A Note on Maya Angelou

Maya Angelou

April 14, 1928 – May 28, 2014, Age 86

Each of us have turning points in our lives. One of mine occurred the week before I began my Freshman year at Wake Forest University in Winston-Salem, NC. All of the Freshmen came the week before for a special retreat. We met in small groups with our advisors that August of 1973.

One of the focal points of our “pre-school year retreat” was a day of discussion Maya Angelou’s book, “I Know Why the Caged Bird Sings”. Having grown up in a conservative Southern family, I had not been exposed to the thinking of people such as Maya Angelou. Given the times, it was a missing piece in my evolving view of the world.

Like many people who Maya Angelou touched, once she came into my world, she was always a part of it. Maya was one of the early people who would help me raise my consciousness about the needs and paths of many different people, both here in the USA, and around the world.

Link to Angelou’s Book on Amazon

By reading her book, a seed was planted. Tracing back my non-profit I’ve begun, “Conscious World Foundation”, she was one of the earliest seeds other than my mom, dad, and grandmother (who lived with my family). They each played a role in my becoming inspired to begin a non-profit that would raise the consciousness of youth around the world by teaching them that we are all here to make our difference and that we should do so in a way that supports all people winning.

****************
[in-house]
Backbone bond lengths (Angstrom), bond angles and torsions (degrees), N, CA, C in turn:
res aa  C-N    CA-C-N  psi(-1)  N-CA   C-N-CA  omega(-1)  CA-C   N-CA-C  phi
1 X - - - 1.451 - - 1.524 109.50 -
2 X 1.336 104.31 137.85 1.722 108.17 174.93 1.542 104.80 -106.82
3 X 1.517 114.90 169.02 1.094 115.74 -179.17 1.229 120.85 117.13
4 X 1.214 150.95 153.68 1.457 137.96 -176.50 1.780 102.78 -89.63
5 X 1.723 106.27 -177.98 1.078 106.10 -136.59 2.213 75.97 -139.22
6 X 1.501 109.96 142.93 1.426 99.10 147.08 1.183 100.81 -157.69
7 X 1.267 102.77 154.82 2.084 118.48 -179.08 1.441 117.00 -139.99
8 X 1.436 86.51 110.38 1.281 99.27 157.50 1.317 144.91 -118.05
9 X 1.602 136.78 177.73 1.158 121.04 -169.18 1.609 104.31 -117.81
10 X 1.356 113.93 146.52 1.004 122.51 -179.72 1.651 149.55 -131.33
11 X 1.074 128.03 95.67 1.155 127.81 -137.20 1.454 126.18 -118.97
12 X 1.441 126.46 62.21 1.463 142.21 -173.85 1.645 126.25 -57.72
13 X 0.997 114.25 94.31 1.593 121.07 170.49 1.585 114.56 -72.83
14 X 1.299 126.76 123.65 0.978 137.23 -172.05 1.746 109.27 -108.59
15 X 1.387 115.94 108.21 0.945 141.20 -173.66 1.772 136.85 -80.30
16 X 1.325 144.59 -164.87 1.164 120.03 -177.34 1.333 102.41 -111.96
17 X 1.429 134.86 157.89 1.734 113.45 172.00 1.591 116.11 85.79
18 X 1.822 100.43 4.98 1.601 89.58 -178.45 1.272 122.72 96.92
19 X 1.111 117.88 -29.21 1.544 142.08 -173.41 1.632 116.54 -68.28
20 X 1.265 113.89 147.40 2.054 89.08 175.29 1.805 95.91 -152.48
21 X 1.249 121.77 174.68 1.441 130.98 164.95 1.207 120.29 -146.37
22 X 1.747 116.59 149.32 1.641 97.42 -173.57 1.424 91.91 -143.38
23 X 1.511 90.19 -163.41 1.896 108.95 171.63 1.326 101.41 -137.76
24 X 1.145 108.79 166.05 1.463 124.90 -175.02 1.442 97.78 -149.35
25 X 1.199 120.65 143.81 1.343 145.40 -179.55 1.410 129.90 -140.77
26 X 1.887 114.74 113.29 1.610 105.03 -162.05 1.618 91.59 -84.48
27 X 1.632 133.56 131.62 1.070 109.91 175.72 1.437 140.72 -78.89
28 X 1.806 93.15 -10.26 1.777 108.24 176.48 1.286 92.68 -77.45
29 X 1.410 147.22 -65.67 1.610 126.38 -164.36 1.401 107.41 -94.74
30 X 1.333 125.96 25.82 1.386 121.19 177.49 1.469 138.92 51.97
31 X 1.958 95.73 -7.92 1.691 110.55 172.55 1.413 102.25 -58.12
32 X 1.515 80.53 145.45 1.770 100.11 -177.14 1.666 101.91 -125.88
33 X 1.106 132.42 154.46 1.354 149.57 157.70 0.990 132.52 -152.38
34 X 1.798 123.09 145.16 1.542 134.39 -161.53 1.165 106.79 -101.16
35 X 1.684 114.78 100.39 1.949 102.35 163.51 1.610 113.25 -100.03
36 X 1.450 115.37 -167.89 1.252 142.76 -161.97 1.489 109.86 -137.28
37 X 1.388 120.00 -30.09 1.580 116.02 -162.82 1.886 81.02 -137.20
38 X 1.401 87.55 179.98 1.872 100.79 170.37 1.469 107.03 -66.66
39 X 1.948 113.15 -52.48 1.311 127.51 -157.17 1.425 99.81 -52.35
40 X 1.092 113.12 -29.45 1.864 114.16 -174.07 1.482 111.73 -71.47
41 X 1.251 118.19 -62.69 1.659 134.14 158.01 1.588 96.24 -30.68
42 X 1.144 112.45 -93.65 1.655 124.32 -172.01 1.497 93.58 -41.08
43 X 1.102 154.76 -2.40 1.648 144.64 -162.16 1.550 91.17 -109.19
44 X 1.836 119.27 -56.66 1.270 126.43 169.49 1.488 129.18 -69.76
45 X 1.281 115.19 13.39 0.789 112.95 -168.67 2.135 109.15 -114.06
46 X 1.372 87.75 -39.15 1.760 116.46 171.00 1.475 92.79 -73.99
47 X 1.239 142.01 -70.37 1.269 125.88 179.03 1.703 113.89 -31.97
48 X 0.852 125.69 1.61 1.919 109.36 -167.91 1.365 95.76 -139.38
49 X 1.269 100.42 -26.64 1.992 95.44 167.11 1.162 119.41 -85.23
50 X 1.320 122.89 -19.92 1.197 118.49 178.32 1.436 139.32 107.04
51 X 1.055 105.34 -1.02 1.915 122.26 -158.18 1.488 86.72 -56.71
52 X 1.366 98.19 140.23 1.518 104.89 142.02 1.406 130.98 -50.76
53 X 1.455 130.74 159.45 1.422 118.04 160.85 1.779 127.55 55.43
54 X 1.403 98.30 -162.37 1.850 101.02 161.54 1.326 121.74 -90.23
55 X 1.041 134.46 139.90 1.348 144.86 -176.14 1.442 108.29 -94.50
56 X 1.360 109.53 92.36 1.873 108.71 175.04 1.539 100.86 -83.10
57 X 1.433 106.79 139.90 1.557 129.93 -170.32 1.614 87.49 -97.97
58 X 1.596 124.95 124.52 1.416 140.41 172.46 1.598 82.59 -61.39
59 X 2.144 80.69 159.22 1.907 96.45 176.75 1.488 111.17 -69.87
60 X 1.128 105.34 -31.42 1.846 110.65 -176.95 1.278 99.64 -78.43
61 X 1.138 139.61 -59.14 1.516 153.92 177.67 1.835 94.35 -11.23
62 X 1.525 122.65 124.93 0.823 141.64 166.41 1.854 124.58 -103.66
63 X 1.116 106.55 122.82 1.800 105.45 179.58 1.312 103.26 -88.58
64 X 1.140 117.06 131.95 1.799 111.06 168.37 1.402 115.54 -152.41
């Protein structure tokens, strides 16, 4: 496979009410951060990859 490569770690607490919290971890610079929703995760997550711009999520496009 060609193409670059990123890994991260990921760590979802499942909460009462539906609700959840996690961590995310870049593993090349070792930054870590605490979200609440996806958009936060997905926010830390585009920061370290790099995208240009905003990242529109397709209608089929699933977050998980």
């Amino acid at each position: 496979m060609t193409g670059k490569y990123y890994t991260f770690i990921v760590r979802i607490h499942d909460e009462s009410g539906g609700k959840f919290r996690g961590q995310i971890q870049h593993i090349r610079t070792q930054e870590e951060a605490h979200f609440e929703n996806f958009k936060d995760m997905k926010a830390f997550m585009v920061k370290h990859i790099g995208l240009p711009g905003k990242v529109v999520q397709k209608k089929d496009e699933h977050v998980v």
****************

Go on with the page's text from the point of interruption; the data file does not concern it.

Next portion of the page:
Maya Angelou’s message provided new dimension to the message I was taught by my parents. That message was we are all here on Earth for a primary reason – it is to make the world better for having journeyed here. It was literally our family’s motto.

Ms. Angelou’s book added dimension by opening my eyes not only to the path of African-Americans, but far more, it helped inspire my passion for personal development, conscious evolution, and for both liberating my own spirit and supporting others to do the same.

As a note, Maya Angelou, who lived in Winston-Salem, became a professor at Wake Forest in 1980.

Maya Angelou made a mark on my life just as she made a mark on the lives of millions of others. I wanted to take time to honor what she accomplished and the many ways she inspired others.

If you haven’t read “I Know Why the Caged Bird Sings”, here is a link to the Amazon page for the print / kindle. Enjoy!

Link to Angelou’s Book on Amazon